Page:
It was a week. Brittney Griner continues to be detained in Russia. An Amtrak train derailed in Missouri. Highlights: Roe v. Wade, prayer in public schools, a case against SCOTUS, we are living through scripted TV, Emmett Till, landlords, the Oxford English Dictionary, conscious rap, racism in F1, and Usher’s Tiny Desk.
As the fallout continues from the overturning of Roe v. Wade, people continue to express the extent to which this will impact people who can become pregnant in this country. Tressie McMillan Cottom writes of how the decision impacts pregnant people’s ability to move between states, and thus “an employer who offers lower pay in a state with abortion care indirectly benefits from women’s inability to take our labor on the open market across the nation.” She continues: “Jobs and income are the basic units of U.S. citizenship, in practice,” and “for only 58 years of the nation’s 246-year-old economy, women have been able to avail themselves — thanks to Title VII of the Civil Rights Act — of the full citizenship that we effectively purchase through our jobs.”
Some companies are now using their power to pledge to fund their employees’ abortion care, “but it requires women to disclose their health status to a boss they have to hope is well meaning.” Further, even before the decisions, Starbucks pledged to do this, “but its statement adds that it cannot guarantee that benefit to workers in unionized stores…. Potentially attaching support for abortion care to nonunionized labor is a perfect example of why corporations should not be arbiters of human rights.”
The Supreme Court continued to release ludicrous decisions this week. In “yet another decision day where their rulings ignore precedent,” the Court “took us one step closer to theocratic rule” when “[the] majority sided with the public high school football coach whose prayer circle turned into a community event.” This decision ignored the facts of the case, as Neil Gorsuch’s majority opinion claimed the coach was exercising a private right to religious freedom by praying after football games at the 50-yard line, with both teams and community members. In her dissent, Justice Sonia Sotomayor makes Gorsuch’s lie abundantly clear by including an image of a prayer circle.
I’m still deep in coverage of Dobbs v. Jackson’s Women’s Health Organization and other recent Supreme Court rulings.
In May, Vox published this piece by Ian Millhiser advocating for the abolition of the Supreme Court. (In light of the overturning of Roe v. Wade, it was republished with revisions, according to an editorial note.) Millhiser links 1803’s Marbury v. Madison, in which “the Supreme Court held that it has the power to strike down federal laws,” to the 1857 Dred Scott v. Stanford decision which described Black people as “beings of an inferior order, and altogether unfit to associate with the white race either in social or political relations, and so far inferior that they had no rights which the white man was bound to respect,” as a starting point to discuss the Court’s history of conservatism—something that it “structurally favors.” Millhiser continues: “It’s not surprising that an institution made up entirely of elite lawyers, who are immune from political accountability and cannot be fired, tends to protect people who are already powerful and cast a much more skeptical eye on people who are marginalized because of their race, gender, or class.”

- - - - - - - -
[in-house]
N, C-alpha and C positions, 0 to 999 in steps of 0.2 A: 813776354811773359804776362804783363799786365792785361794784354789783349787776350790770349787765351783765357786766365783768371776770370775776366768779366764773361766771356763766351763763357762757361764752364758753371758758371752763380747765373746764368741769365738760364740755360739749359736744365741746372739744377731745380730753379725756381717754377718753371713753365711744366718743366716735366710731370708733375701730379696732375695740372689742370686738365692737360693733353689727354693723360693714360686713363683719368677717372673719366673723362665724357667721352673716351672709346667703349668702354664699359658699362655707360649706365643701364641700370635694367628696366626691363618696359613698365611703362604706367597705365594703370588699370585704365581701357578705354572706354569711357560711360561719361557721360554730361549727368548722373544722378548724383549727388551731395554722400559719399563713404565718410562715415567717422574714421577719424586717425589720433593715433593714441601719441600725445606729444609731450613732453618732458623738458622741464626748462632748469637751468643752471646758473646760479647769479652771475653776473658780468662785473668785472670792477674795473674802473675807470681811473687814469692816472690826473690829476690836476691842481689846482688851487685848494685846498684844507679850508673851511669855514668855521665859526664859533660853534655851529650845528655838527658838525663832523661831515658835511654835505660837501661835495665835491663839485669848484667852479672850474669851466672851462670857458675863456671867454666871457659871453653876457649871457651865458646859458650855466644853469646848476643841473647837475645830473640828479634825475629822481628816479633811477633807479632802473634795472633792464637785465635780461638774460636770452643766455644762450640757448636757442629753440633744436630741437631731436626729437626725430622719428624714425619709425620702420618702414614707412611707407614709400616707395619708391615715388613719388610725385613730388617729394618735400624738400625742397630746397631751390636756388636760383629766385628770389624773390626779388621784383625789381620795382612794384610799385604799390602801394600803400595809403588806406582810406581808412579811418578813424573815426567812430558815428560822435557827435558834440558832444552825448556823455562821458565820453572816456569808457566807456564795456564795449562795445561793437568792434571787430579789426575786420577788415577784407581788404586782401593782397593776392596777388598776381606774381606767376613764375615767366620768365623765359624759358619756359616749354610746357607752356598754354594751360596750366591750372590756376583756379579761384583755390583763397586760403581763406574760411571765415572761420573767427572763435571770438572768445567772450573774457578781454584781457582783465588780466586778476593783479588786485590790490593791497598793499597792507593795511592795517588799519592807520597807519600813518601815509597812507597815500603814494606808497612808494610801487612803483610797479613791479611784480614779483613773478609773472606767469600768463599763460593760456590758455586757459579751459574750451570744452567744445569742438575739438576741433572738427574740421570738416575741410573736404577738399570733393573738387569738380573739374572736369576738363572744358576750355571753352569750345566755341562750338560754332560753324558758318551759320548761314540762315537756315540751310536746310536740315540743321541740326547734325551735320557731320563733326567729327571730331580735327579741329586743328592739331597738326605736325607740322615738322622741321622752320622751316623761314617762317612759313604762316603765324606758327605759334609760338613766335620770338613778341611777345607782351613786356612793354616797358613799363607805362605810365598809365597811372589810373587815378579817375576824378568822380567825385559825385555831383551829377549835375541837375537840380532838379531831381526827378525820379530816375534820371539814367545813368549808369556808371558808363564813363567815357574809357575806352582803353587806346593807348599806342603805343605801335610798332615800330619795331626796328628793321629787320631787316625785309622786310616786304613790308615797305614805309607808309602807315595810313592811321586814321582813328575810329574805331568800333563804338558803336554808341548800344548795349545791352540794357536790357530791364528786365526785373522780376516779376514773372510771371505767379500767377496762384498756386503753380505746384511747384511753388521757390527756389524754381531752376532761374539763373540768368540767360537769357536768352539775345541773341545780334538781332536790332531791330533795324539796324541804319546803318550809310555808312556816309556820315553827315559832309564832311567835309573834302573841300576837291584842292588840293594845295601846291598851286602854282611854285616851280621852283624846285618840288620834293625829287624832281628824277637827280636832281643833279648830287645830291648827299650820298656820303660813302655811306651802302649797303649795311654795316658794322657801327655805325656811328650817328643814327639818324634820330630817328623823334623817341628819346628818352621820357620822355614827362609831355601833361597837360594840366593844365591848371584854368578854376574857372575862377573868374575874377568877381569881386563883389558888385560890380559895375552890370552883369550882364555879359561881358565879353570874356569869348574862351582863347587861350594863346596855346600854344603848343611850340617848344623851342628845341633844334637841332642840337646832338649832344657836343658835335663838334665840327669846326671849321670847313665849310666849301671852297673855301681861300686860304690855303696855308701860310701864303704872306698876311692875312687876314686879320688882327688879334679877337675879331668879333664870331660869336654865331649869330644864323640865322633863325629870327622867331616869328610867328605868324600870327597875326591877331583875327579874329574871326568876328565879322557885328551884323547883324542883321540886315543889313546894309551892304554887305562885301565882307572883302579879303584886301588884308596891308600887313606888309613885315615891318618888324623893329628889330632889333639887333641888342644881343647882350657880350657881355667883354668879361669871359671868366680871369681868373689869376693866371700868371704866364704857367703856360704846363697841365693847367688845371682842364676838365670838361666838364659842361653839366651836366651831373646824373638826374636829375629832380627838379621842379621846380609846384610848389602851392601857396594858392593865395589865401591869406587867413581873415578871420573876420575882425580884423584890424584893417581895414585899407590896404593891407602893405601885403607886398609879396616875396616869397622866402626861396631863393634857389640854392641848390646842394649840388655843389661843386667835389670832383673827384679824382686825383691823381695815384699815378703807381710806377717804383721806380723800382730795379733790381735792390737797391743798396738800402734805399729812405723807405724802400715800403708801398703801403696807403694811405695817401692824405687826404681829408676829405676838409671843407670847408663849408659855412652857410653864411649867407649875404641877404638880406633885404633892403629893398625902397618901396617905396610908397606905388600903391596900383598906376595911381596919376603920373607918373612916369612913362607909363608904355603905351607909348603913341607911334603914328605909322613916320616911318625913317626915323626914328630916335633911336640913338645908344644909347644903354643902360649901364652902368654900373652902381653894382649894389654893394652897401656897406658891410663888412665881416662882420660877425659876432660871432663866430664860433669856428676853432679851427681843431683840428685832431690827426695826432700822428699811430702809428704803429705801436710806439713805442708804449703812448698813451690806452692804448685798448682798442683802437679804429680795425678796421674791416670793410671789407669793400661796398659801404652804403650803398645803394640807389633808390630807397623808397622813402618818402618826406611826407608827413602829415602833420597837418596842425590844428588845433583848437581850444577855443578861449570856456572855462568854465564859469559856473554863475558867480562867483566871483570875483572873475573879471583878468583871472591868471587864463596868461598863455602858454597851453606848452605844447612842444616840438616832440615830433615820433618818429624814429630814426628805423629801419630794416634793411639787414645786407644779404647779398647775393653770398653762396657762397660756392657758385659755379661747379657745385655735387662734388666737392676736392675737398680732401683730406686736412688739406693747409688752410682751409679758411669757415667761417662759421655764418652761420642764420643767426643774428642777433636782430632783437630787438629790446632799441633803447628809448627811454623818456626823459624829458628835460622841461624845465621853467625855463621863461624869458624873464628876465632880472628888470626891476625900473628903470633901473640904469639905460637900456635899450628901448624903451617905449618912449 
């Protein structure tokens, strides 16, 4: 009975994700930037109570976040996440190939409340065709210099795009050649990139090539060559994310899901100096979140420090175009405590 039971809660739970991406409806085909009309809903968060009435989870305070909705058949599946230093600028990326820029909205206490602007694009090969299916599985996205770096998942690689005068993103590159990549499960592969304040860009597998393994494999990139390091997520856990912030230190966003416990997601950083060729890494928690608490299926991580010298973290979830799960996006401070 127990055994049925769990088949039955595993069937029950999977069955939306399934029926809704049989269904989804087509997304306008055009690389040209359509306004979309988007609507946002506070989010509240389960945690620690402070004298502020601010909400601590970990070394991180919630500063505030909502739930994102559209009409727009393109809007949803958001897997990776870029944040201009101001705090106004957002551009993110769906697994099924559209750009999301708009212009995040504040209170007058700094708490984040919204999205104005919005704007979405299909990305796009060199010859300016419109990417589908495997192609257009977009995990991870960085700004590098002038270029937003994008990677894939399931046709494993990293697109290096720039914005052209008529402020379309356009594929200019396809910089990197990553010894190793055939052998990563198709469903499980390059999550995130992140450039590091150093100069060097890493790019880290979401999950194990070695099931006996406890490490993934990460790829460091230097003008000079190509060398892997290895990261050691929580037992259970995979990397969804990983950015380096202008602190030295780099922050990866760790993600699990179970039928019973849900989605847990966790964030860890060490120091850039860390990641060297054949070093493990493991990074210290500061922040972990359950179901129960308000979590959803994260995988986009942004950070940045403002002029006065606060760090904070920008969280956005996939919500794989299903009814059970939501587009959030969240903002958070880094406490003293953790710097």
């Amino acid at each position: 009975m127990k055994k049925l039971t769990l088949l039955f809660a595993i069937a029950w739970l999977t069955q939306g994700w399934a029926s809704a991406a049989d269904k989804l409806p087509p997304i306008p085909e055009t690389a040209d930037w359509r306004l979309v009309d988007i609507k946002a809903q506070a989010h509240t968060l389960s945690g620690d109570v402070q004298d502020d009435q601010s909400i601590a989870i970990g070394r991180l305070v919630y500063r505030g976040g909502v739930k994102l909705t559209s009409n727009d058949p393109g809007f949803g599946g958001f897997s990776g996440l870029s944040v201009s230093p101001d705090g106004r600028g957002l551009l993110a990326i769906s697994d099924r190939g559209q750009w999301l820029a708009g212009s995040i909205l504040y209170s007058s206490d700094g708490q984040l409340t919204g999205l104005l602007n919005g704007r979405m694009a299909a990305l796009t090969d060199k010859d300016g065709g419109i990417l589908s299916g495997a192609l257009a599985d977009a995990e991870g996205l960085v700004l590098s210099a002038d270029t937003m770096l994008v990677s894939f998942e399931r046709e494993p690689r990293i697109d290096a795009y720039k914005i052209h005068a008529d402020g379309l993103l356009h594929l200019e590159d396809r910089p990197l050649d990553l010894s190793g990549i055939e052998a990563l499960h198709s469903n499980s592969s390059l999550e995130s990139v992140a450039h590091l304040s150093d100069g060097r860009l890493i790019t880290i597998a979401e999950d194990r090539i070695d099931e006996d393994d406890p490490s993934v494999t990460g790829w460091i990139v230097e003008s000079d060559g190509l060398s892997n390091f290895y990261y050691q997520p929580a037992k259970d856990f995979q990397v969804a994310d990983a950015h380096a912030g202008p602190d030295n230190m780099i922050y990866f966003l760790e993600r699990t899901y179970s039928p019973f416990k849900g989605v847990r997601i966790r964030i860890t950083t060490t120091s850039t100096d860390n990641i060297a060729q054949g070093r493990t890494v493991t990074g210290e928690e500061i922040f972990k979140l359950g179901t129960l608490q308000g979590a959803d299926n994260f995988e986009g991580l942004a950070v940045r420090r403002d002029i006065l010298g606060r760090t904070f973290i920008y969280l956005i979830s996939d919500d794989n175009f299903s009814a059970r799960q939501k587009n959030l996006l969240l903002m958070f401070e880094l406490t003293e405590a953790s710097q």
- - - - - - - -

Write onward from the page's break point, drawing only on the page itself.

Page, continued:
While this isn’t the first time I’ve heard this argument, Millhiser presents it in a clear and concise way that is easily understandable.
Earlier this week, I saw a tweet that sardonically observed, “this final season of America has been absolutely amazing. I mean, it starts with an attack on the capital and ends with a new Supreme Court that is actively dismantling democracy? That’s some top notch writing! And it perfectly sets up the Civil War miniseries that will follow…” @xenex11’s tweet presents the current political moment—one that is almost catastrophic, except for the fact that we’ve been told for decades to imagine it—as a meme because at this time it feels like the only way to comprehend what is happening is the fictionalize it. Thus, it makes perfect sense that the January 6th hearings are being recapped just as a TV show would.
A tragic comedy, the hearings include “interludes of highly identifiable workplace intrigue that borders on comic relief,” writes Laura Miller. It not only reads like a TV show but a scripted series, as “the committee is able to craft a tight, suspenseful story free of the usual grandstanding and objections typical of proceedings like the two Trump impeachments,” largely due to the absence of the former president and other GOP leaders.
Part of me enjoys understanding the hearings in this way because it makes sense. But I also wonder what is to come if we consider politics as scripted fiction.
An unserved arrest warrant for Carolyn Bryant Donham, the white woman who accused 14-year-old Emmett Till of “making improper advances” at a store in Mississippi in 1955, which led to the lynching of Till, was found in a courthouse basement. “At the time of the slaying [Donham] was married to one of two white men tried and acquitted just weeks after Till was abducted from a relative’s home, killed and dumped into a river.” The people who found the warrant, Deborah Watts (Till’s cousin and the head of the Emmett Till Legacy Foundation) and her daughter Teri Watts, want the warrant to be served.